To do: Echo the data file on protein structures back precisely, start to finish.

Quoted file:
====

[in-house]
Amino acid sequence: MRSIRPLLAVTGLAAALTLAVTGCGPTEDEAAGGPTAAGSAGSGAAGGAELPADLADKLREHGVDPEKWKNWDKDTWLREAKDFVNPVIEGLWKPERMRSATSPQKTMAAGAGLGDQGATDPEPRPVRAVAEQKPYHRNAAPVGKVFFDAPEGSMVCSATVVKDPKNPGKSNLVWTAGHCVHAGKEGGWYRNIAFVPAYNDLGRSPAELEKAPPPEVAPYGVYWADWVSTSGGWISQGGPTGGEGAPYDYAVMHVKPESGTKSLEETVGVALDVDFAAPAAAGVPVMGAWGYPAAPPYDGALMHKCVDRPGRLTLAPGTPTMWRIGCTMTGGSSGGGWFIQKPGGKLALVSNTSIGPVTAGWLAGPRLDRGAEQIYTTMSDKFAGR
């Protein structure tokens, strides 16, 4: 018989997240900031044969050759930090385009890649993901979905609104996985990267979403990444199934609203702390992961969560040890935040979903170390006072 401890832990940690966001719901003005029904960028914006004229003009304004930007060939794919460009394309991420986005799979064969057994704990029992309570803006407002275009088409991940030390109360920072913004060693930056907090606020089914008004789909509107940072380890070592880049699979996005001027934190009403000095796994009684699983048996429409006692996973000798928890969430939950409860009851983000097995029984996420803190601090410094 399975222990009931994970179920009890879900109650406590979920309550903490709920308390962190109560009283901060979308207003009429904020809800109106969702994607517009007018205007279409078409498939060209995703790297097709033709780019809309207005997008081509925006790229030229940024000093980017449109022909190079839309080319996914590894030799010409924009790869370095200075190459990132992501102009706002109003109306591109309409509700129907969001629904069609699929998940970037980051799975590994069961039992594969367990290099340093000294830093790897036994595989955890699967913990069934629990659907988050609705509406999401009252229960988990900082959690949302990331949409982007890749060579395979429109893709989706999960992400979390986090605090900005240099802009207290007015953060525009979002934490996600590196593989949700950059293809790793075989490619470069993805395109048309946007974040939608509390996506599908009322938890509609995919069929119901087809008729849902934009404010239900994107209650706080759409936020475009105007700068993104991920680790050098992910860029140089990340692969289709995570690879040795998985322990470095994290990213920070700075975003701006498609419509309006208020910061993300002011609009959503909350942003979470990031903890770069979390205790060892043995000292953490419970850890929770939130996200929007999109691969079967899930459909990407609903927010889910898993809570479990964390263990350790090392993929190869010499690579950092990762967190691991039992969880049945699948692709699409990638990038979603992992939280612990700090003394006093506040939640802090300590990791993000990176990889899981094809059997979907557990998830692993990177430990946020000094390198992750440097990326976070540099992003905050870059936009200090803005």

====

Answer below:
[in-house]
Amino acid sequence: MRSIRPLLAVTGLAAALTLAVTGCGPTEDEAAGGPTAAGSAGSGAAGGAELPADLADKLREHGVDPEKWKNWDKDTWLREAKDFVNPVIEGLWKPERMRSATSPQKTMAAGAGLGDQGATDPEPRPVRAVAEQKPYHRNAAPVGKVFFDAPEGSMVCSATVVKDPKNPGKSNLVWTAGHCVHAGKEGGWYRNIAFVPAYNDLGRSPAELEKAPPPEVAPYGVYWADWVSTSGGWISQGGPTGGEGAPYDYAVMHVKPESGTKSLEETVGVALDVDFAAPAAAGVPVMGAWGYPAAPPYDGALMHKCVDRPGRLTLAPGTPTMWRIGCTMTGGSSGGGWFIQKPGGKLALVSNTSIGPVTAGWLAGPRLDRGAEQIYTTMSDKFAGR
């Protein structure tokens, strides 16, 4: 018989997240900031044969050759930090385009890649993901979905609104996985990267979403990444199934609203702390992961969560040890935040979903170390006072 401890832990940690966001719901003005029904960028914006004229003009304004930007060939794919460009394309991420986005799979064969057994704990029992309570803006407002275009088409991940030390109360920072913004060693930056907090606020089914008004789909509107940072380890070592880049699979996005001027934190009403000095796994009684699983048996429409006692996973000798928890969430939950409860009851983000097995029984996420803190601090410094 399975222990009931994970179920009890879900109650406590979920309550903490709920308390962190109560009283901060979308207003009429904020809800109106969702994607517009007018205007279409078409498939060209995703790297097709033709780019809309207005997008081509925006790229030229940024000093980017449109022909190079839309080319996914590894030799010409924009790869370095200075190459990132992501102009706002109003109306591109309409509700129907969001629904069609699929998940970037980051799975590994069961039992594969367990290099340093000294830093790897036994595989955890699967913990069934629990659907988050609705509406999401009252229960988990900082959690949302990331949409982007890749060579395979429109893709989706999960992400979390986090605090900005240099802009207290007015953060525009979002934490996600590196593989949700950059293809790793075989490619470069993805395109048309946007974040939608509390996506599908009322938890509609995919069929119901087809008729849902934009404010239900994107209650706080759409936020475009105007700068993104991920680790050098992910860029140089990340692969289709995570690879040795998985322990470095994290990213920070700075975003701006498609419509309006208020910061993300002011609009959503909350942003979470990031903890770069979390205790060892043995000292953490419970850890929770939130996200929007999109691969079967899930459909990407609903927010889910898993809570479990964390263990350790090392993929190869010499690579950092990762967190691991039992969880049945699948692709699409990638990038979603992992939280612990700090003394006093506040939640802090300590990791993000990176990889899981094809059997979907557990998830692993990177430990946020000094390198992750440097990326976070540099992003905050870059936009200090803005």